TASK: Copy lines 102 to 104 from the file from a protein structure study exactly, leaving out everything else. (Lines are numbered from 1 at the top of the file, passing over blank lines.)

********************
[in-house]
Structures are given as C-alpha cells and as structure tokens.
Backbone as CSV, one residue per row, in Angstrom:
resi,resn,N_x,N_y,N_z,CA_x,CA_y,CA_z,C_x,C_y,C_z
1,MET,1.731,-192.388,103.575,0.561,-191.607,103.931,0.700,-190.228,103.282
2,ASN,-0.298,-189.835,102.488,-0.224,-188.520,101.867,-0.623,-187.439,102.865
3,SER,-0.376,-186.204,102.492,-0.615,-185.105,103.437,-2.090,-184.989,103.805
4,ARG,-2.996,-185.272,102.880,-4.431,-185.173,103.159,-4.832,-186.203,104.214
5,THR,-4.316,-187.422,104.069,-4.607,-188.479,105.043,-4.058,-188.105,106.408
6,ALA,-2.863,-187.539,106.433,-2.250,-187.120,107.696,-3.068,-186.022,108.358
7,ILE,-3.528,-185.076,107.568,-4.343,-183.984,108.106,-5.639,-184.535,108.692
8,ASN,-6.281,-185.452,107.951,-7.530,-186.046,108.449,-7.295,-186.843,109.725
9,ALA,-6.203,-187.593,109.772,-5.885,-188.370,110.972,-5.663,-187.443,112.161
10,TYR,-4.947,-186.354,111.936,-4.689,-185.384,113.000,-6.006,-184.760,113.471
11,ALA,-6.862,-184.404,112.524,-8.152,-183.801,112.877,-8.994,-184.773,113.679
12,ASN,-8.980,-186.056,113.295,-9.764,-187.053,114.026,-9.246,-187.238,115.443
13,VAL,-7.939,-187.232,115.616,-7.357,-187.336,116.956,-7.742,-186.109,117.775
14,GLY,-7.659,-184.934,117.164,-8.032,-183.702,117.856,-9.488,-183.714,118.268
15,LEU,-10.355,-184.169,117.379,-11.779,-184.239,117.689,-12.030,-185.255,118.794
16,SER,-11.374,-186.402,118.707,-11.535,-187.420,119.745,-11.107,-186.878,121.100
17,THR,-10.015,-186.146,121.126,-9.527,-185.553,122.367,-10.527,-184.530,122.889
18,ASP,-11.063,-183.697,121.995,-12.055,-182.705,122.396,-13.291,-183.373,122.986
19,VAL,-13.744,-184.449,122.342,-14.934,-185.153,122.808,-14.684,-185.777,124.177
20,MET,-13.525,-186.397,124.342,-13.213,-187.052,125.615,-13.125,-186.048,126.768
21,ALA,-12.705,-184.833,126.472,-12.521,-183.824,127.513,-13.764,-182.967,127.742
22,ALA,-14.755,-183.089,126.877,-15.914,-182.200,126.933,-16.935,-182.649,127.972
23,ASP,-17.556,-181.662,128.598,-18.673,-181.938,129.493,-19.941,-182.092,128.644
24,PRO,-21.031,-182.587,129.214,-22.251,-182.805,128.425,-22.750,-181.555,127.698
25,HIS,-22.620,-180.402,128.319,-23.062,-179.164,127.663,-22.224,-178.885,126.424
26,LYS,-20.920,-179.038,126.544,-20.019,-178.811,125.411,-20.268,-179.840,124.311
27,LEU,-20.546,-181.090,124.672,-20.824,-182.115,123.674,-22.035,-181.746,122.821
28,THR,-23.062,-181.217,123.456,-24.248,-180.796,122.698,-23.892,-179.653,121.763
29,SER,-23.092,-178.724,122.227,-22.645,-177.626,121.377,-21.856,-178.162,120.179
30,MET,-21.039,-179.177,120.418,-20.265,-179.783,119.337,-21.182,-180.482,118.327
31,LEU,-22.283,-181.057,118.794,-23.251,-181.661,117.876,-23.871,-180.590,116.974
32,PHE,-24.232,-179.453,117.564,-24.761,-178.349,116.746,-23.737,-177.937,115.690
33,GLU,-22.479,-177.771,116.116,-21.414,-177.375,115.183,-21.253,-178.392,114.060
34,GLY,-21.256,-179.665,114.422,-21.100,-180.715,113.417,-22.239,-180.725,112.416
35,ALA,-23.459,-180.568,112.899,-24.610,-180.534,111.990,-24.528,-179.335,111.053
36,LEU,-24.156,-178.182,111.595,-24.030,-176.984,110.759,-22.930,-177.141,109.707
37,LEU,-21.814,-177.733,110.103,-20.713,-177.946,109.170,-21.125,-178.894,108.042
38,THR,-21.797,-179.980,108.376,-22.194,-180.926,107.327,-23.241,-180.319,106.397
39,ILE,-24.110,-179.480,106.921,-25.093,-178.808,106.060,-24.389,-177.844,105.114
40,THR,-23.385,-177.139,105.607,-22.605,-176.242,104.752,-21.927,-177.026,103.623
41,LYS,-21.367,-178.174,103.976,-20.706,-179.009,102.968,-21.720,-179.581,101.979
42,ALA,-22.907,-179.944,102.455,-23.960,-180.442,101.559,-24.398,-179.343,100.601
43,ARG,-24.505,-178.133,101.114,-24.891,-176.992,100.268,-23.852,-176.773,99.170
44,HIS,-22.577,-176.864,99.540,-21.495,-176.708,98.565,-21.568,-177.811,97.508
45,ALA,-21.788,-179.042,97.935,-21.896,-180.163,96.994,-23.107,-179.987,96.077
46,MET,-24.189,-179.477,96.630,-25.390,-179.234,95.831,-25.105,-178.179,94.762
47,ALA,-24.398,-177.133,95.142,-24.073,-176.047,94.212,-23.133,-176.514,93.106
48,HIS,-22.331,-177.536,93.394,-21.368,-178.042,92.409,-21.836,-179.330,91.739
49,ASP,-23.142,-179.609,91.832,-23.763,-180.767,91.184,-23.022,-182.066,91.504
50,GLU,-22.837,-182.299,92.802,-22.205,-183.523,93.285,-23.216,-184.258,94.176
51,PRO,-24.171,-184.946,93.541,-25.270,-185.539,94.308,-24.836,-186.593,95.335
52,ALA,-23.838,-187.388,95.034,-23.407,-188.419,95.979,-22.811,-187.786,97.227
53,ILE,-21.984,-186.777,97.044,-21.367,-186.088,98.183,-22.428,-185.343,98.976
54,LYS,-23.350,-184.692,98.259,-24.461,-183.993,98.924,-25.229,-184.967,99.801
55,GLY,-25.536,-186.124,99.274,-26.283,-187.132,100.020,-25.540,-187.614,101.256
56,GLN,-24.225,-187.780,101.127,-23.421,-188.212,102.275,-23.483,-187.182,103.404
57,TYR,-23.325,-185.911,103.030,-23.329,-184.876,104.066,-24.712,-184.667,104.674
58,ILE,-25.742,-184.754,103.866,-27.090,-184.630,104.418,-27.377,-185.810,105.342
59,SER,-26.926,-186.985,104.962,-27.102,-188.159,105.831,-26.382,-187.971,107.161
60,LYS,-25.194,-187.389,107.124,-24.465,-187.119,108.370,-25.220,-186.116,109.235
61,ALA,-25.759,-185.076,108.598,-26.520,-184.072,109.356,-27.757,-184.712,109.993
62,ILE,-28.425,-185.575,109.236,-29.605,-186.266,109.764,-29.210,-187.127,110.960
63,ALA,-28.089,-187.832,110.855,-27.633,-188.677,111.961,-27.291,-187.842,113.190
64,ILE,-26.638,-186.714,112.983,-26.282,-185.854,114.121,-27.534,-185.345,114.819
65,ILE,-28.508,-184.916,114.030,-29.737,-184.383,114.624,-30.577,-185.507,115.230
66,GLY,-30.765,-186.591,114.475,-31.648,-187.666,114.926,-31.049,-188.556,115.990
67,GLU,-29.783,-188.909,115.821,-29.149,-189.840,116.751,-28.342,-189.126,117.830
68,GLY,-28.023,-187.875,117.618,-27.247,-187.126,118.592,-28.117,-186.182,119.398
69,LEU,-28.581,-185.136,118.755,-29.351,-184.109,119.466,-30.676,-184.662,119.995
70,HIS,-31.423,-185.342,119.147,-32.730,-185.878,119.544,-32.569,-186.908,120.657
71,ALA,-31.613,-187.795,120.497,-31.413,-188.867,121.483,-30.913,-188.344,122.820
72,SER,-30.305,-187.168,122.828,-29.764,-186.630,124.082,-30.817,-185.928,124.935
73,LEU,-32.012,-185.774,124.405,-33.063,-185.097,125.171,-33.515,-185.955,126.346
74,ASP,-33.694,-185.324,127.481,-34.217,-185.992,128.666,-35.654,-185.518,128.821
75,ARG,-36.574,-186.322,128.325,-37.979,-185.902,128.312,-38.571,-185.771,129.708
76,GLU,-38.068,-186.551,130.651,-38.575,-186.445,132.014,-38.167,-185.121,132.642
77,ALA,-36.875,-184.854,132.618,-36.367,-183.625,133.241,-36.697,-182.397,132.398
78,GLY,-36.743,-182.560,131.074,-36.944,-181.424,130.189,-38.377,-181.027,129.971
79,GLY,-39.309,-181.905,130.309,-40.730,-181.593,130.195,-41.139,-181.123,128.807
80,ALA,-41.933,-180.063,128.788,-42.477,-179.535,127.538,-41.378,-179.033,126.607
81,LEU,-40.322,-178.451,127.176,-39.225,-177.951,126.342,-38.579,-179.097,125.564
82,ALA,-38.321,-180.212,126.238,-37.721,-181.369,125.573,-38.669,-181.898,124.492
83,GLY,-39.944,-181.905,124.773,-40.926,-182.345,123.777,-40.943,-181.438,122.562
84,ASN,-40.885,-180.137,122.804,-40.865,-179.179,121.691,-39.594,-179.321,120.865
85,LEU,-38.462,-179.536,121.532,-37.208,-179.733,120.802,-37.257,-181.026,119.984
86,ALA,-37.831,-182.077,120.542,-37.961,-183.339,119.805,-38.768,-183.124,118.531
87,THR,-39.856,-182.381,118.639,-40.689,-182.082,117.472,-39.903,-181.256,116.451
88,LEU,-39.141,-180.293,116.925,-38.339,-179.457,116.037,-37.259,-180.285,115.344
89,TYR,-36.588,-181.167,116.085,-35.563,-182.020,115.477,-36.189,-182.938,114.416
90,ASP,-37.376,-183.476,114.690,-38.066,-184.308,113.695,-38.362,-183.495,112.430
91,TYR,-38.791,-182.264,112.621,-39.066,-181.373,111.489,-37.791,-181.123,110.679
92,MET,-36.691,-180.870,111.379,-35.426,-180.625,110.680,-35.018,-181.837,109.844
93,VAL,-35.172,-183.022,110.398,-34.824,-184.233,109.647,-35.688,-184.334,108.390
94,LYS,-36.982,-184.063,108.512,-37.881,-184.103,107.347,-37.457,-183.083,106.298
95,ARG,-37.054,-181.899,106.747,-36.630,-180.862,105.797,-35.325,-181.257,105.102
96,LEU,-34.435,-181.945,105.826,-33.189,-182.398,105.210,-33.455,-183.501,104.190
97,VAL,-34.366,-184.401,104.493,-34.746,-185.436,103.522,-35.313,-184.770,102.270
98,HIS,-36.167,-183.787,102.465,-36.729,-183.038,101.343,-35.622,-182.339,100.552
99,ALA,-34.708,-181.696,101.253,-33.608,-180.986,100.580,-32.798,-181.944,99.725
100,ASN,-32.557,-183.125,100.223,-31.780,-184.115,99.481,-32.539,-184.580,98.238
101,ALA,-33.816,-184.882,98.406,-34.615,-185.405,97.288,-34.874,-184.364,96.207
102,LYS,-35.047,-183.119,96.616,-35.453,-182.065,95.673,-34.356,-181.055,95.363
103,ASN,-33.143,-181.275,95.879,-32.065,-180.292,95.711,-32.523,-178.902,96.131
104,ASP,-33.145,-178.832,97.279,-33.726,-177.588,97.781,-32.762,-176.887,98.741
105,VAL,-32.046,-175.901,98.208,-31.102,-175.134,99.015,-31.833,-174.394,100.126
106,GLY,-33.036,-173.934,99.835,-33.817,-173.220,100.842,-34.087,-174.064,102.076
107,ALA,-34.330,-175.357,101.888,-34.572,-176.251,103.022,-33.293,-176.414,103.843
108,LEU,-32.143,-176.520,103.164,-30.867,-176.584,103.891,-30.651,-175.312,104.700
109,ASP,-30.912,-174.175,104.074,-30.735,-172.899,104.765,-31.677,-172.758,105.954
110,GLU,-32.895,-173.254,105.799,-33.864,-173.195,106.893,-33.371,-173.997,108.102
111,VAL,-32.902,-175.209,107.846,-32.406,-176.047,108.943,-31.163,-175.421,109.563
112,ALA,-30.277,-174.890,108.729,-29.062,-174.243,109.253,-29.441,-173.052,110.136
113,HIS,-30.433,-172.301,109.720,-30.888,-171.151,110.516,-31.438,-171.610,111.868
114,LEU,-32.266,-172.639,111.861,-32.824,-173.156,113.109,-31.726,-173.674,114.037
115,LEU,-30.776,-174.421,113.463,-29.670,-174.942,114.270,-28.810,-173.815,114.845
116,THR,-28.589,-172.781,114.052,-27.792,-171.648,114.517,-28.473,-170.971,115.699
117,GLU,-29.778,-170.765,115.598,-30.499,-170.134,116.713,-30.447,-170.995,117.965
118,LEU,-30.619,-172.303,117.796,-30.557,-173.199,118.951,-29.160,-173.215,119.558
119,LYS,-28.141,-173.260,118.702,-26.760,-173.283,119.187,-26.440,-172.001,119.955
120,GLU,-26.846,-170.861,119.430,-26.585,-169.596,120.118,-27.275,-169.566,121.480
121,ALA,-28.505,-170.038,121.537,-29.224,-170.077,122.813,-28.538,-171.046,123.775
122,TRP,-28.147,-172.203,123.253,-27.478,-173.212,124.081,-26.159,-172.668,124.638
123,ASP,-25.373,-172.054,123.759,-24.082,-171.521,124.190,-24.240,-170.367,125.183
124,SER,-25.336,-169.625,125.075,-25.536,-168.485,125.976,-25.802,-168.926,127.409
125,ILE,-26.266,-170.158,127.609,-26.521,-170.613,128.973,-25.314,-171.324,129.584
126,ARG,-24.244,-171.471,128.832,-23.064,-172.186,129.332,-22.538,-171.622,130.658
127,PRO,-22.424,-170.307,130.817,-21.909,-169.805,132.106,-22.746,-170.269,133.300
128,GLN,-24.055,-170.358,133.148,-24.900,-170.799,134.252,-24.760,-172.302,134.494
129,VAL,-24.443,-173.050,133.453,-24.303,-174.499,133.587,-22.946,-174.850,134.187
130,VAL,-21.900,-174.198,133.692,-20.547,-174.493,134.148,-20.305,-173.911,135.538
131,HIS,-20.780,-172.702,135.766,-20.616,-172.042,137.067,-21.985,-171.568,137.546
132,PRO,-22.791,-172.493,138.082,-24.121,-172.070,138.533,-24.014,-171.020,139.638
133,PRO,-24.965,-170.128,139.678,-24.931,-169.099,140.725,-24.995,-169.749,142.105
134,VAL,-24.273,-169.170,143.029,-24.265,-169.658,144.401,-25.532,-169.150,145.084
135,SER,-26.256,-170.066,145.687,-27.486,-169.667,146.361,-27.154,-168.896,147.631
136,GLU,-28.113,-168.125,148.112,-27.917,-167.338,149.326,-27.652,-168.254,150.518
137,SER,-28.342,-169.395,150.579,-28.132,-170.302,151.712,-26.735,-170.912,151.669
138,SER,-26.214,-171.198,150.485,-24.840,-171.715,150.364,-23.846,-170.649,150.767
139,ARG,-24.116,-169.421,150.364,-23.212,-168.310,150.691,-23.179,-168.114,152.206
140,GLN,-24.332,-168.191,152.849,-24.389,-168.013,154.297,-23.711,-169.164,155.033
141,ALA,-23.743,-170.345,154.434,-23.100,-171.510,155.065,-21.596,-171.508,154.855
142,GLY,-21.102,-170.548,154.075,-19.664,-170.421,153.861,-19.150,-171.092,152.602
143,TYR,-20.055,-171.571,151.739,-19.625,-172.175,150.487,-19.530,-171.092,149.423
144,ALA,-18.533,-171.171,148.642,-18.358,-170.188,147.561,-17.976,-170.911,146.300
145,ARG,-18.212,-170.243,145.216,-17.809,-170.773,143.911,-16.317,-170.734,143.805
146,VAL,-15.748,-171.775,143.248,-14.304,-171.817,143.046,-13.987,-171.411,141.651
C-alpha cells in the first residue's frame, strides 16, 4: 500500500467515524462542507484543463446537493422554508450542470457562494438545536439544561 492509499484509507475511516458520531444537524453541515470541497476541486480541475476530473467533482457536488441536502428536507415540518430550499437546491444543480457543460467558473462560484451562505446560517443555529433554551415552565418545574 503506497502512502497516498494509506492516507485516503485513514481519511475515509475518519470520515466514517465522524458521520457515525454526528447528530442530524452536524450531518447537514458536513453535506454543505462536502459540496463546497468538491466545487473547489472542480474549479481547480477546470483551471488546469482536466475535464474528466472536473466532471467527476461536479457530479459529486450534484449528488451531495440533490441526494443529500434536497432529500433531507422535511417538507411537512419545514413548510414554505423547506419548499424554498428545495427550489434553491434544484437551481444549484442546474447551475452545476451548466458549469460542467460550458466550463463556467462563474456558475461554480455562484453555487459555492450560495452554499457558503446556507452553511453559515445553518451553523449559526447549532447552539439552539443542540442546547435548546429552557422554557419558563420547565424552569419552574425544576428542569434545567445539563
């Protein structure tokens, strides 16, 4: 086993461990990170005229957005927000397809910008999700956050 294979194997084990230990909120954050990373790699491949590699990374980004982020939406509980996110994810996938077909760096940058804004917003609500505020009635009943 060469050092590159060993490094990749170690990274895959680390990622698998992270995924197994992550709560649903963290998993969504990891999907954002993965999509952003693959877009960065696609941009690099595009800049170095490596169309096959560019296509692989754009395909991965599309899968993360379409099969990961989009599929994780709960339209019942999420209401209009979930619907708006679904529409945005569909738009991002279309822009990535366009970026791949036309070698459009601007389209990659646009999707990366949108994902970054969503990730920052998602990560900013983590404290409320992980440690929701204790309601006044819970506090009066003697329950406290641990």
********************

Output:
98,HIS,-36.167,-183.787,102.465,-36.729,-183.038,101.343,-35.622,-182.339,100.552
99,ALA,-34.708,-181.696,101.253,-33.608,-180.986,100.580,-32.798,-181.944,99.725
100,ASN,-32.557,-183.125,100.223,-31.780,-184.115,99.481,-32.539,-184.580,98.238